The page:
Daily Management Review

Germany: Europe will create its own SWIFT


08/27/2018


Europe is creating an independent payment systems and "systems more independent from SWIFT," said Foreign Minister of Germany Heiko Maas, opening a conference of ambassadors in the Foreign Ministry in Berlin.



pixabay
pixabay
"Washington's sanctions policy forces us to seek a European response. Sudden adoption of unspecific sanctions against Russia, China and other trading partners in the US is significantly affecting Europe and Germany," said Maas.

The Minister noted that the EU is working on the development of institutions independent of the US, in particular the European Monetary Fund, as well as creation of a payment system that would allow maintaining business relations with Iran.

Simultaneously, Maas stressed that the US is the "closest partner" of the EU. "We want this to remain so," the minister added.

"The election of Donald Trump showed that we do not know America as much as we thought," the German minister said. Maas stressed that Europe "needs a new, balanced partnership with the United States".

"By strengthening the European direction of the transatlantic partnership, we create conditions for the EU and the US to rely on each other," he said.

A week earlier, Heiko Maas questioned feasibility of maintaining the US monopoly on the global payment infrastructure, and called for the creation of a new payment system independent of America that would allow Brussels not to look back to Washington for international financial transactions and, thus, to save the nuclear deal between Iran and the West.

"Europe should not allow the US to act regardless of us and harm us, which is why it is important to strengthen European autonomy by creating independent payment channels from the US, including the European Monetary Fund and an independent SWIFT system," the German newspaper Handelsblatt reported on August 21.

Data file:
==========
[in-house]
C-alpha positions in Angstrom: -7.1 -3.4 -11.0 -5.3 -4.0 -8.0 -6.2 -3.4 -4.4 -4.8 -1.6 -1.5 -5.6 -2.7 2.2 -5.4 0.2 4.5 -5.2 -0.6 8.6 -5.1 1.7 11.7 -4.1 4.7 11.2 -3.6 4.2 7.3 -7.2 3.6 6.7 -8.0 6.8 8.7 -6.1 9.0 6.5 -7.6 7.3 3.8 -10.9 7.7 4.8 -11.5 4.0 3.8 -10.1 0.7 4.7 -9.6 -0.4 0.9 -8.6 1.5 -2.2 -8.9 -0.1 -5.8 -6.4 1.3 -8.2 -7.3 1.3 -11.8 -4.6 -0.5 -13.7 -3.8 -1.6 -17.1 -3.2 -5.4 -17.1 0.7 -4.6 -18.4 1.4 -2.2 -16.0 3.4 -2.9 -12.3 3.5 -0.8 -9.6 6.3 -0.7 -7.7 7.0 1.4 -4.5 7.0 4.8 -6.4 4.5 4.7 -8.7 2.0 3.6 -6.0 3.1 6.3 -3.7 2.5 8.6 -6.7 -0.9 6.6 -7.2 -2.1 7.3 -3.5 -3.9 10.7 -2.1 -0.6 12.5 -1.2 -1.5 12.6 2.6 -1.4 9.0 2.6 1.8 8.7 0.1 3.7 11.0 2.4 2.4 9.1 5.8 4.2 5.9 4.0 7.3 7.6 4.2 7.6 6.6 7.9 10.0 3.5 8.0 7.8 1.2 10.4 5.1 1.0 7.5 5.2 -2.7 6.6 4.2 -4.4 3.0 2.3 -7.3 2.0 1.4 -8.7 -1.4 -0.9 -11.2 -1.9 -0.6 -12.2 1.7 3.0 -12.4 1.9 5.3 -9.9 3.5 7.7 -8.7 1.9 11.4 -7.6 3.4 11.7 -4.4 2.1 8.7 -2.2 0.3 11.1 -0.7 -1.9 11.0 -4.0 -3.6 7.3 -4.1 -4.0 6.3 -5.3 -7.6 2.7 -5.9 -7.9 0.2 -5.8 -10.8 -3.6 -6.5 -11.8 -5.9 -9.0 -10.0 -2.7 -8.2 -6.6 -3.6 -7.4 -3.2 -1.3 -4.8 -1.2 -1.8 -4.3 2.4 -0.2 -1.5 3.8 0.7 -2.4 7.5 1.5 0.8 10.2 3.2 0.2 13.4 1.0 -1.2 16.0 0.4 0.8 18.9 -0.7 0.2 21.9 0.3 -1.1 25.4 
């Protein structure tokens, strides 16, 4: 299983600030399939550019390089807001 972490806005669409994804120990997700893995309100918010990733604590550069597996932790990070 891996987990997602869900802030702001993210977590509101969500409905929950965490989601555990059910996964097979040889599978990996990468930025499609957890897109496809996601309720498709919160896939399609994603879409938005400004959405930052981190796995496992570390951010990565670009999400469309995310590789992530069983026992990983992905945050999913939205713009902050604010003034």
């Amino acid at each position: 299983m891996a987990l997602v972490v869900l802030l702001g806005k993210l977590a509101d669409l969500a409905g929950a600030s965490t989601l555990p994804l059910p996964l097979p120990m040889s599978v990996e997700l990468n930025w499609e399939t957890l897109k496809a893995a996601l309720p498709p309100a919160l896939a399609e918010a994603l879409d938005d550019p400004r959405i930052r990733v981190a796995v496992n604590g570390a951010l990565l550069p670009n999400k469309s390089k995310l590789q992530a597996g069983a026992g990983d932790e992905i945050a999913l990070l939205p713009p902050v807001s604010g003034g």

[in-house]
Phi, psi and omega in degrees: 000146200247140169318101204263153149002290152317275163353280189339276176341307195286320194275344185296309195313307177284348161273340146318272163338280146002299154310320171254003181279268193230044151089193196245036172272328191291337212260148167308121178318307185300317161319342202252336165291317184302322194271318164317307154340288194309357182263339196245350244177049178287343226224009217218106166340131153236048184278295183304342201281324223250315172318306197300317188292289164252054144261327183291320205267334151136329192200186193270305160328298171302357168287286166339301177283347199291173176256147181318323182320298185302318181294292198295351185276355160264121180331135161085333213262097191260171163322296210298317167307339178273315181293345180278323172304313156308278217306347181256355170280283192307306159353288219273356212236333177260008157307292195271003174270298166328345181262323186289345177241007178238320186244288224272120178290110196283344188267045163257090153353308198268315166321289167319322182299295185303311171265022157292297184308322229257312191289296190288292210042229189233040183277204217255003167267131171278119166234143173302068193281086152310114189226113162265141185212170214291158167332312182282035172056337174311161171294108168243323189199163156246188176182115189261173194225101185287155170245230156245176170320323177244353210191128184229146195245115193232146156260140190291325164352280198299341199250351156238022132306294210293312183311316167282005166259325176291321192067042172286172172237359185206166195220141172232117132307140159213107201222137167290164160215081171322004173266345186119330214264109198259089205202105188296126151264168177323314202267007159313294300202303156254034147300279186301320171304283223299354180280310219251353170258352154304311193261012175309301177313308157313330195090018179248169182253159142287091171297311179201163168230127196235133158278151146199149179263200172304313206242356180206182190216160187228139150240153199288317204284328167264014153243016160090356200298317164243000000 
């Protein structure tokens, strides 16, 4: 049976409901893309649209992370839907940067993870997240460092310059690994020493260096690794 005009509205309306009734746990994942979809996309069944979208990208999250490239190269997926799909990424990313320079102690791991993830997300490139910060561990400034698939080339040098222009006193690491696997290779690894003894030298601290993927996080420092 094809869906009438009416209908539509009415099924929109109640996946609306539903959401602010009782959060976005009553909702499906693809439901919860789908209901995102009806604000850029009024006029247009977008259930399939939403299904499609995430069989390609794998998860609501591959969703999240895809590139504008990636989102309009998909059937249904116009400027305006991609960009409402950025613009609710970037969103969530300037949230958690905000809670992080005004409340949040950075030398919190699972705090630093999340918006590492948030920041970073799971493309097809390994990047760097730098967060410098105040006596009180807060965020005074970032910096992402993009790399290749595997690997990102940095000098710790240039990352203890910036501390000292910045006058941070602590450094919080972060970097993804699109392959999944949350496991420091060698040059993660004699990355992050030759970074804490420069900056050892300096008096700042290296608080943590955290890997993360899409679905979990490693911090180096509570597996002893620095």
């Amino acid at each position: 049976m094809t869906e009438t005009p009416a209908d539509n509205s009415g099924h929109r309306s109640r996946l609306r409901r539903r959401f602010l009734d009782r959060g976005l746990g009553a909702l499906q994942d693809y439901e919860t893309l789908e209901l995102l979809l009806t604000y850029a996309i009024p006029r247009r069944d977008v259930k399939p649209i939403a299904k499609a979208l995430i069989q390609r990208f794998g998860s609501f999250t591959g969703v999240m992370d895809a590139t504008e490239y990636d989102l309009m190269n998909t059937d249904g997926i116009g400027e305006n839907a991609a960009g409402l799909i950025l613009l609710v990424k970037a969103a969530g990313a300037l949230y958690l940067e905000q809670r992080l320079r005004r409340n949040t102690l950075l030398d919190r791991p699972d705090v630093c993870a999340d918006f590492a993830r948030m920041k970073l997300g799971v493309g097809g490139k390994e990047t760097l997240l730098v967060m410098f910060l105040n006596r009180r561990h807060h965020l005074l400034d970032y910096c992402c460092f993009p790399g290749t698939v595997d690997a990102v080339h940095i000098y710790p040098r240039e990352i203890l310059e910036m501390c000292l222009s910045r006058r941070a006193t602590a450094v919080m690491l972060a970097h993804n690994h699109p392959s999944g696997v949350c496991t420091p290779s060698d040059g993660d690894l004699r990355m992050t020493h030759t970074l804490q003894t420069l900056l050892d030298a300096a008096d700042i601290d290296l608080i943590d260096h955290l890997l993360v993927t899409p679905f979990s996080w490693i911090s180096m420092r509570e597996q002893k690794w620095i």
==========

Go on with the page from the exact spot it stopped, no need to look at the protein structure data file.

According to Head of the German foreign policy department, it is vitally important for Europe to preserve the Iranian deal.

"The existing agreement is much better than the explosive crisis threatening the entire Middle East," he said.

Belgium-based global payment network SWIFT allows global financial institutions to send and receive information on financial transactions. The system’s management claims that SWIFT is politically neutral and independent, although earlier it was used to block transactions and ensure compliance with US sanctions against various countries, primarily Iran.

In 2012, the Danish newspaper Berlingske claimed that the US authorities managed to seize the money transferred by a Danish businessman to a German bank for a party of Cuban cigars. The deal was made in dollars, which allowed Washington to block it.

According to Director of the Berlin-based Institute for Global Public Policy Thorsten Benner, the statement of Maas was "the most powerful appeal for the EU’s financial and monetary independence from the US."

The German Foreign Minister's article points to the scale of the dilemma that European politicians are facing, while they are struggling to keep a deal with Iran and overcome the consequences of sanctions imposed by Trump against companies doing business with Tehran.

Maas also called for a "balanced partnership" with the United States, in which Europeans will occupy those "positions that the States leave." Europe should, in his words, "form a counterweight when the US crosses the red lines."

In the spring, the EU promised to protect European business from the punitive measures taken by Washington, but this could not convince European companies that are more concerned about maintaining access to the profitable US market than the modest capabilities of Iran.

In July, Washington officially rejected the call of the EU leadership to release key sectors (finance, energy and health) from US sanctions. 

source: handelsblatt.com






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